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How To Treat and Prevent Shipping Container Rust

What is Rust?

To the naked eye, metal appears to be solid; however, it is actually made up of tiny pits that water can penetrate. In addition, water has an oxygen atom, and when oxygen reacts with iron (present in most metals), the iron corrodes. Thus, forming rust. It usually appears as red, orange, or brownish flaking of a metal surface. Unfortunately, rust affects metal’s chemical structure and recyclability, affecting its value. However, it does not immediately affect the value of the metal. When rust has only appeared on the surface, you can still remove and improve it, but when crumbling rust appears, the corrosion has punctured beyond the surface and injured the metal composition.

Shipping Containers Can Rust Over Time

Shipping containers are assembled using CorTen steel, a high-grade steel with anti-corrosion features to prolong the prevention of rust. Even though shipping containers have this so-called anti-corrosion feature, they can and will rust over time. Still, it does not automatically mean that your shipping container is useless. Also, it highly depends on the climate and the location of your shipping container. Condensation and humidity affect shipping containers because of their metal structure, a temperature conductor. Once the shipping container becomes too warm inside, condensation collects on the exterior surface and the ceiling. It looks like rain droplets and is sometimes called “container rain.” When the iron in the shipping container metal reacts with the oxygen in the water and the air, rust will appear over time if not taken care of.

How to Treat Rust

If you’ve spotted rusted patches on your container’s exterior, there is still a way to treat it and, afterward, prevent it. The easiest way to treat rust is to grind, sand, or chip the rust down. However, if you don’t have access to these tools and are looking to save a few dollars, here are three easy ways to remove rust from your shipping container using only materials you can find at home.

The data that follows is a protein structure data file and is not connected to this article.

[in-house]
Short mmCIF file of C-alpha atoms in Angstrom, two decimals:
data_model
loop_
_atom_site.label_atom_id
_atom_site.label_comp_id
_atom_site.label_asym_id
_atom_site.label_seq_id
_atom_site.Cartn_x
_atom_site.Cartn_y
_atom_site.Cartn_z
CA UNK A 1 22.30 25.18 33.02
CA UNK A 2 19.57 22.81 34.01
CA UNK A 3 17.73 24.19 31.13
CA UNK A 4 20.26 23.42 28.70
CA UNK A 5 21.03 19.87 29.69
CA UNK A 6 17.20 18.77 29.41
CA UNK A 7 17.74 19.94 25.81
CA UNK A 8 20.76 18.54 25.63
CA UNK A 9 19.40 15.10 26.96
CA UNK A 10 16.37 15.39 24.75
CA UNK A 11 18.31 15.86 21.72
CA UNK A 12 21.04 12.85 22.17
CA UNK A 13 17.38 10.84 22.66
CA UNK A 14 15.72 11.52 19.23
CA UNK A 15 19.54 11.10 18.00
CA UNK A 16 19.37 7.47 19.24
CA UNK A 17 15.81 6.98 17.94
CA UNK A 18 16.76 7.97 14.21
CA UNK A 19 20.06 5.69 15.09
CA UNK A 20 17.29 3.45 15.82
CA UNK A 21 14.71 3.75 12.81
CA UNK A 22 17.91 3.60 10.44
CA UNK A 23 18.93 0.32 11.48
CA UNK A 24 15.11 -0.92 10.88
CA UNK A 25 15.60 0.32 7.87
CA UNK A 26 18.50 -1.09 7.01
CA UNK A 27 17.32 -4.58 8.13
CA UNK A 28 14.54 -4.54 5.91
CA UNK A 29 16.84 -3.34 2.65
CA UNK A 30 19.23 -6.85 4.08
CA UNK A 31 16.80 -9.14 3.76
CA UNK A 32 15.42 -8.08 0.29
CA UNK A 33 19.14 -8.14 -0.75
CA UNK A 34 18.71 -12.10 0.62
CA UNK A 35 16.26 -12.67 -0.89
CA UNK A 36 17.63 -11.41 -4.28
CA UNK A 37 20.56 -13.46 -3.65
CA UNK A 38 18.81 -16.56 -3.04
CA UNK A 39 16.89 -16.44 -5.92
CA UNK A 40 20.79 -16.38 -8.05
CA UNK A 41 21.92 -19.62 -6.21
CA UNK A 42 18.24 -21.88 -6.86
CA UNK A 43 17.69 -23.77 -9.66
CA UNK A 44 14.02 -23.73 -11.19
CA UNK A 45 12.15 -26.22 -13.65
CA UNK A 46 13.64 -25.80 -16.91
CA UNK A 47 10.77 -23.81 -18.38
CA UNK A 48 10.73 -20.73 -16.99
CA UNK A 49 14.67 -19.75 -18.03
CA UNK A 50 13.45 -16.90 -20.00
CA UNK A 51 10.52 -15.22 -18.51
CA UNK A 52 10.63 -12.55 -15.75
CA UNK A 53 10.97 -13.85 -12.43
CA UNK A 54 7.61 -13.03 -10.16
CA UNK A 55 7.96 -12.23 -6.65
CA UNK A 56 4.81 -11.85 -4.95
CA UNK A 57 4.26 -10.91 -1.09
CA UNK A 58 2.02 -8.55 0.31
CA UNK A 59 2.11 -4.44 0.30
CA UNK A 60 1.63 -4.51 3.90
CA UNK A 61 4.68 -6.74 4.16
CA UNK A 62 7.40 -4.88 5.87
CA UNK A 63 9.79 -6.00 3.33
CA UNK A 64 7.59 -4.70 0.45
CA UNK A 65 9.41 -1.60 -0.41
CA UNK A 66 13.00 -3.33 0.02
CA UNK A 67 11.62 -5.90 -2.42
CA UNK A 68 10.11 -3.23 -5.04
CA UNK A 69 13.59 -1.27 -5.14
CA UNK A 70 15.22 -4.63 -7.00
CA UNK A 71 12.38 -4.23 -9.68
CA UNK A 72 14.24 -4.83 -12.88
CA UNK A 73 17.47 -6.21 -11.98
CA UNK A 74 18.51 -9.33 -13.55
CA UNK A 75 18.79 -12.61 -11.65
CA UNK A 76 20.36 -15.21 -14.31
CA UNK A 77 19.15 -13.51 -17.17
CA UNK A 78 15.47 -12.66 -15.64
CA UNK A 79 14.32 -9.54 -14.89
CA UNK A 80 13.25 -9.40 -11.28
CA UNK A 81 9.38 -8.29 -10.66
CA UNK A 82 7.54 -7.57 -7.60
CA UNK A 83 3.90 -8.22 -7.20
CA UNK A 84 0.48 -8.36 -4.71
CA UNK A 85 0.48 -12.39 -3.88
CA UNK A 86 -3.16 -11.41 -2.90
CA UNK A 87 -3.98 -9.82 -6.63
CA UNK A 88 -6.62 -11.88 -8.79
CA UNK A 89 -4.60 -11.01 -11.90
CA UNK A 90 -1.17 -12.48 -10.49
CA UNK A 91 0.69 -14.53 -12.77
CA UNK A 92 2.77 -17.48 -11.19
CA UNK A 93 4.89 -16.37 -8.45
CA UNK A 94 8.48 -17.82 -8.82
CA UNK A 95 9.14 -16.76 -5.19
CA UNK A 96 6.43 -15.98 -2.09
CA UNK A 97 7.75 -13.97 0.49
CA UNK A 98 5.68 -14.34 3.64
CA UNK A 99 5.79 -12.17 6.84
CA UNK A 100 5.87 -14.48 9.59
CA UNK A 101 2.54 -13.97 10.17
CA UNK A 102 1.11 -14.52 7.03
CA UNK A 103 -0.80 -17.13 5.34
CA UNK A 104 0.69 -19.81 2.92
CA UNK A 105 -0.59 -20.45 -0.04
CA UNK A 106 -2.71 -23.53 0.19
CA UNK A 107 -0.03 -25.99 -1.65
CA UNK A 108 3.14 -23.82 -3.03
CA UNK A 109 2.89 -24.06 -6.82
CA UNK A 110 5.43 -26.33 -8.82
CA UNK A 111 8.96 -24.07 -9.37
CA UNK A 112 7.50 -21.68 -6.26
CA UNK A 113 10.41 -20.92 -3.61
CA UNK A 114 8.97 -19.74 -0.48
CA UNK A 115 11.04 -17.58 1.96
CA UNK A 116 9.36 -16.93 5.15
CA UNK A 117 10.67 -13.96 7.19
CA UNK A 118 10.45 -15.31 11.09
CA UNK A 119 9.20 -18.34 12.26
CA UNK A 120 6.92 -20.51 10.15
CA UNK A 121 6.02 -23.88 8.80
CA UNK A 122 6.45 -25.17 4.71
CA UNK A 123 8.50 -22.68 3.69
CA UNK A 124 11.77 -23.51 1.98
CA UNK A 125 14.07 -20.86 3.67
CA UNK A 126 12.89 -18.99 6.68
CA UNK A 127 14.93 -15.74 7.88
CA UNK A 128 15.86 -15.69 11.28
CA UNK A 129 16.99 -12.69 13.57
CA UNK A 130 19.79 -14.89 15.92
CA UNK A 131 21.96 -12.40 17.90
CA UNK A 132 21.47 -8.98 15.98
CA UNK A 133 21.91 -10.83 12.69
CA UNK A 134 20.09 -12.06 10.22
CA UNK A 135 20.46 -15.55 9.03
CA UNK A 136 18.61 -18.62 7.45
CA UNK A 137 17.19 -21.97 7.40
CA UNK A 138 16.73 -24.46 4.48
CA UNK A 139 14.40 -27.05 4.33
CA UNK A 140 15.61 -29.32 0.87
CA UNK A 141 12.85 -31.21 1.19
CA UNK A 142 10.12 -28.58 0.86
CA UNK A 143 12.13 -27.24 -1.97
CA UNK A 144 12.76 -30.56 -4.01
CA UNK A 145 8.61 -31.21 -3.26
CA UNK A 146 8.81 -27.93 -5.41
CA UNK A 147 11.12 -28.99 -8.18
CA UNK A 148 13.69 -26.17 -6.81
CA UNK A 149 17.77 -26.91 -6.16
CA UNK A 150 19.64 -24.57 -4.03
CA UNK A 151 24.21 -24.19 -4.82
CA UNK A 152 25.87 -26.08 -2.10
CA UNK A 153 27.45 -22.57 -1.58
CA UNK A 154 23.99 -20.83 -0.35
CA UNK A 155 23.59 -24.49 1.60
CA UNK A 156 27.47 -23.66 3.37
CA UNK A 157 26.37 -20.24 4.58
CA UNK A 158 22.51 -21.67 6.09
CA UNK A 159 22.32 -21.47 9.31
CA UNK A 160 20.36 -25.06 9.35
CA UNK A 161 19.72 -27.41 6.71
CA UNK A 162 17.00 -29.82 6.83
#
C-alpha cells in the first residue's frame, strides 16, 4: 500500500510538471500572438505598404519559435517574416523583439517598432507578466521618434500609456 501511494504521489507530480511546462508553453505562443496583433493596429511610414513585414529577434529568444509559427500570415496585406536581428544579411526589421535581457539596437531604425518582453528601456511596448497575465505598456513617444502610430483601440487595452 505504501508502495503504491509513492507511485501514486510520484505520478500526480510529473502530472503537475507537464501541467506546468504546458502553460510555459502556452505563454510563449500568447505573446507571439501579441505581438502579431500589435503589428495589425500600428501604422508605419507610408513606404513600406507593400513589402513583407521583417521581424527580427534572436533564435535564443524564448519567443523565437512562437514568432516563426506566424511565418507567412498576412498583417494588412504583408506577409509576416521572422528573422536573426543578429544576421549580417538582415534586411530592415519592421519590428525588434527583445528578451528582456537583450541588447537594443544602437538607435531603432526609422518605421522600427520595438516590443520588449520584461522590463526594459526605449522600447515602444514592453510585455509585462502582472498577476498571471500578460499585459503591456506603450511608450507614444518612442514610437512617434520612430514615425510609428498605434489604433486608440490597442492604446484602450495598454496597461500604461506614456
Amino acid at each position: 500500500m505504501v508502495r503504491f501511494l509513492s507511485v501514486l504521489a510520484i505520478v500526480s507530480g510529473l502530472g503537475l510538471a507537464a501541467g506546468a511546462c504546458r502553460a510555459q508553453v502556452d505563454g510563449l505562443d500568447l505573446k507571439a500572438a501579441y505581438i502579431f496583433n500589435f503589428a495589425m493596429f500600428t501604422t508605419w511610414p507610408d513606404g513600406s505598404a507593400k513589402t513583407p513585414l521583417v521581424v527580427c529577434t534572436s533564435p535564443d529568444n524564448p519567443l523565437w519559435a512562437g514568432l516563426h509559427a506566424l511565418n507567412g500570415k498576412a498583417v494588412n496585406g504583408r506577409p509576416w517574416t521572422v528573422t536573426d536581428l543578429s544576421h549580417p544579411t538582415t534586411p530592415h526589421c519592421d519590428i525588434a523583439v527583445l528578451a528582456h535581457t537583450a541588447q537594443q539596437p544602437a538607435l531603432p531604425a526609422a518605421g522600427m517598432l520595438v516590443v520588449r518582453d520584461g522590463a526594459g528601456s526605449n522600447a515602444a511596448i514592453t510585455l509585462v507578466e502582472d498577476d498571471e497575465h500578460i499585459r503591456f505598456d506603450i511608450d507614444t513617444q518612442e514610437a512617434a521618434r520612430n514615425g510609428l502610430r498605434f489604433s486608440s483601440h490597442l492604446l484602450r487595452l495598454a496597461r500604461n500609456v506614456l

• White Vinegar

The first option is white vinegar: spray the rust spots on your shipping container or dab them with a damp towel. You’ll need to leave it for 30 minutes to one hour and then rinse and dry. Repeat if you’re not pleased with the result.

  • Lemon

Next, lemon with baking soda is your second option: mix lemon and baking soda, forming a paste. Use a dry and clean rag to apply the paste. Leave the paste on for 30 minutes to one hour, then use a toothbrush to scrub the paste into the rusted area, then wash and dry. Again, repeat if you are not pleased with the result.

See also  Top 5 Common Issues When Reusing Shipping Containers

  • Potato

And the third option is a potato with baking soda or salt: slice a potato in half and dredge the open side with salt or baking soda. Rub the potato on the rusted areas. The citric acid in the potato will remove the rust, and the salt or baking soda scrubs the rust away. Rinse and dry. Repeat if you’re not pleased with the result.

Ways to Prevent Rust

After treating the rust off your shipping container, you must now prevent it. There are two significant steps to preventing rust. First, regularly and thoroughly inspect your shipping container, especially the base, the lower areas of the doors, and other areas where water can usually be trapped. And second, avoid constant water, ice, or snow contact as moisture initiates oxidation which causes corrosion. In addition, you can take some extra steps to prevent rust from forming on your shipping container.

  • Oil

If you own a gun, you would know the importance of keeping it well-oiled. Oil creates a wall between the metal and water or air, keeping rust away from your metal (shipping container). Aside from that, it also lubricates your shipping container, which will minimize your doors from getting stuck. For this, you can even use used oil. However, while oil is effective and may be the simplest way to prevent rust, it’s not the best. It would be best to oil your metal frequently, but this takes time and energy. 

  • Dry Coating

Dry coating rust prevention products are a highly effective way to prevent corrosion. These products are primarily made to avoid rust. The dry coating is ideal for preventing rust if you want your shipping container to stay clean. In addition to this, you can combine this method with other ways of preventing rust.

  • Zinc Paint

Another way to prevent and avoid rust is by painting it. Applying zinc paint can delay the process of shipping container rust substantially by the process called “cathodic protection.” Like oil and anti-rust products, paint also creates a barrier protecting metal from oxidating. High-quality zinc paint contains at least 90% zinc powder. When applying your zinc paint, don’t apply a heavy amount of it. Concisely spraying your shipping container’s exterior is enough to achieve a protective film of 20-30 microns.

Rust can be outright unpleasant to the human eye, so remember to frequently examine your shipping container for rust patches and treat them immediately, so they don’t spread and penetrate beyond the surface. Just follow these simple methods to prevent your shipping container from rusting and ensure a longer lifespan for your shipping container.

See also  Types of Shipping Containers

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